•Question: Which starting pitcher will lead the Twins in wins and how many will he have?
-Dorr: In the division championship year of 2010 the team had six pitchers with 10 or more wins, something no other team in baseball did that year. Last year not one pitcher had as many as 10 wins. Carl Pavano, Brian Duensing and Francisco Liriano each had 9 and only Scott Baker (3.14), of the starters, had an ERA under 4.30. Someone will probably win 10 or more but who? Was Liriano’s good spring a mirage? I’d give Baker the nod if he was healthy but he’s not (and hardly ever is). I’ll say Liriano, with 11, but I’m not sure why. He struck out the side in the first inning Saturday and then went in the tank.
-Marxhausen: I think it is safe to say that the winner in this category will go to either Carl Pavano or Francisco Liriano. Both pitchers have proven they can win and dominate when in rhythm. I would like to pick Liriano because he pitched a no-hitter last season and he can strike out the side like he did in the first inning of his first outing this season. The thing about Liriano is that he is way too inconsistent and I see him finishing around the .500 mark. For Pavano I would like to say he will finish slightly above .500. Pavano does not have the ability to strike out batters like Liriano, but his control and endurance make for a good combination and he can go deep into games. I would say that Pavano will finish with 14 wins.
-Larson: It must be reassuring to take the mound knowing you have to pretty much hold the other team to two runs or less. I can’s see any Twins pitcher winning 10 games. I’ll go with Carl Pavano, with nine victories.
•Question: Which relief pitcher will have the best earned-run-average?.
-Dorr: Probably Glen Perkins, although his ERA went up each of the last three months of the 2011 season. And it only takes a couple bad outings for a reliever’s ERA to take a big jump. But he’s the best reliever the team has.
-Marxhausen: Looking at last year as an example, I don’t see the Twins having too many of the same faces in the bullpen come September. The experience I see in the bullpen are Glen Perkins, Brian Duensing, Alex Burnett and Matt Capps. I think that Duensing will be shifted back in the starting rotation eventually with his few sparks of greatness. Matt Capps is notorious for giving up runs in the ninth inning. Alex Burnett did not get into the full grove last season, so my choice would be setup man Glen Perkins. Whether that is saying a lot is one thing, but I think Perkins has what it takes to step it up and put batters down.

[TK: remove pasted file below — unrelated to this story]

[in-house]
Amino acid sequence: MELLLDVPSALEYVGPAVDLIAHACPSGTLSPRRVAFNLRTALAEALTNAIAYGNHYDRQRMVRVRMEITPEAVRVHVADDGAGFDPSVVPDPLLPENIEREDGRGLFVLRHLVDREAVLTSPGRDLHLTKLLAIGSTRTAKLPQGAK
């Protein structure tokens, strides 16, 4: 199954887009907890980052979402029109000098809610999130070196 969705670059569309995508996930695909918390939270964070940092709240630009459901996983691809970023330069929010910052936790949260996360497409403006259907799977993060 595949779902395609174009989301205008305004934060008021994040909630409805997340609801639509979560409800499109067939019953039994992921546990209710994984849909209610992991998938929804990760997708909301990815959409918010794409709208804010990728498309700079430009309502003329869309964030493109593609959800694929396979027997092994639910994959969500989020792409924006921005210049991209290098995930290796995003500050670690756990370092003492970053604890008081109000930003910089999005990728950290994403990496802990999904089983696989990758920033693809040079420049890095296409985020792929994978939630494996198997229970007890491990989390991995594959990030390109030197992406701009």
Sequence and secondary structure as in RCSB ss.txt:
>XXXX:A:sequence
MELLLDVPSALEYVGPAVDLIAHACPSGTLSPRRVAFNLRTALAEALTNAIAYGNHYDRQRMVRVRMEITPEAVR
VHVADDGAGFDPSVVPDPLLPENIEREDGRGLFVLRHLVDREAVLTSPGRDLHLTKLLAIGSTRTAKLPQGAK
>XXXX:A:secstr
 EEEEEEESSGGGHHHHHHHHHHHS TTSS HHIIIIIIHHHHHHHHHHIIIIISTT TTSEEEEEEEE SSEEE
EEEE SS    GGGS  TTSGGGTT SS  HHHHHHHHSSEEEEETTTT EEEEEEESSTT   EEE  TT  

-Larson: The only thing scarier than being a Twins starter this season will be being a Twins reliever. Everyone had high expectations for Glen Perkins, so he’s my pick to lead the bullpen.
•Question: After a great start, the Minnesota Wild slumped and finished in 12th place in the NHL’s Western Conference, well out of playoff contention. What happened after the promising start? How would you grade first-year coach Mike Yeo?
-Dorr: There were two factors, one of them that’s been a problem for years. First, the team had a lot of injuries and they were to key players. Pierre-Marc Bouchard (9 goals) played only 37 of the 82 games, Guillaume Latendresse played only 16 games (after scoring 25 goals in only 55 games two seasons ago), and Mikko Koivu missed 27 games and most consider him the team leader and the best player. And, has been the case for years, the roster didn’t include many players who can score even 20 goals. There just isn’t enough offense. How did Yeo do? I don’t know enough to answer that. Everyone was singing his praises when the team had the best record in the NHL for a month. I’m convinced, after four or five years of the same low-scoring offense, that the biggest problem lies with management for not getting enough goal scorers.
-Marxhausen: The Wild played top-notch defense throughout the beginning of the season, only allowing a few goals per game. Newcomers Devin Setoguchi and Dany Heatley made a splash right away, contributing to the first and second line. The turning point was when Pierre-Marc Brouchard and Mikko Koivu went on the inactive list. The Wild starting losing more games than winning. Even when Koivu came back they were slow and the defense never recovered from losing a high-powered offense and was always playing back on its skates. Niklas Backstrom was part of that defense that crumbled as the season wore on. Yeo was not able to bring his players together and rise to the occasion. Slowly, they slipped from the best record in the West to out of playoff contention. This team has talent and Yeo was able to get them on the right track. If he cannot turn it around quickly next season, he will be looking for new employment.
-Larson: Injuries, as Luther points our, were a big factor in the team’s demise. The Wild lacked the depth to overcome the loss of several key players. The prescription for getting into the playoffs next season is simple – fewer injuries and more good players. Yeo gets a B-minus grade.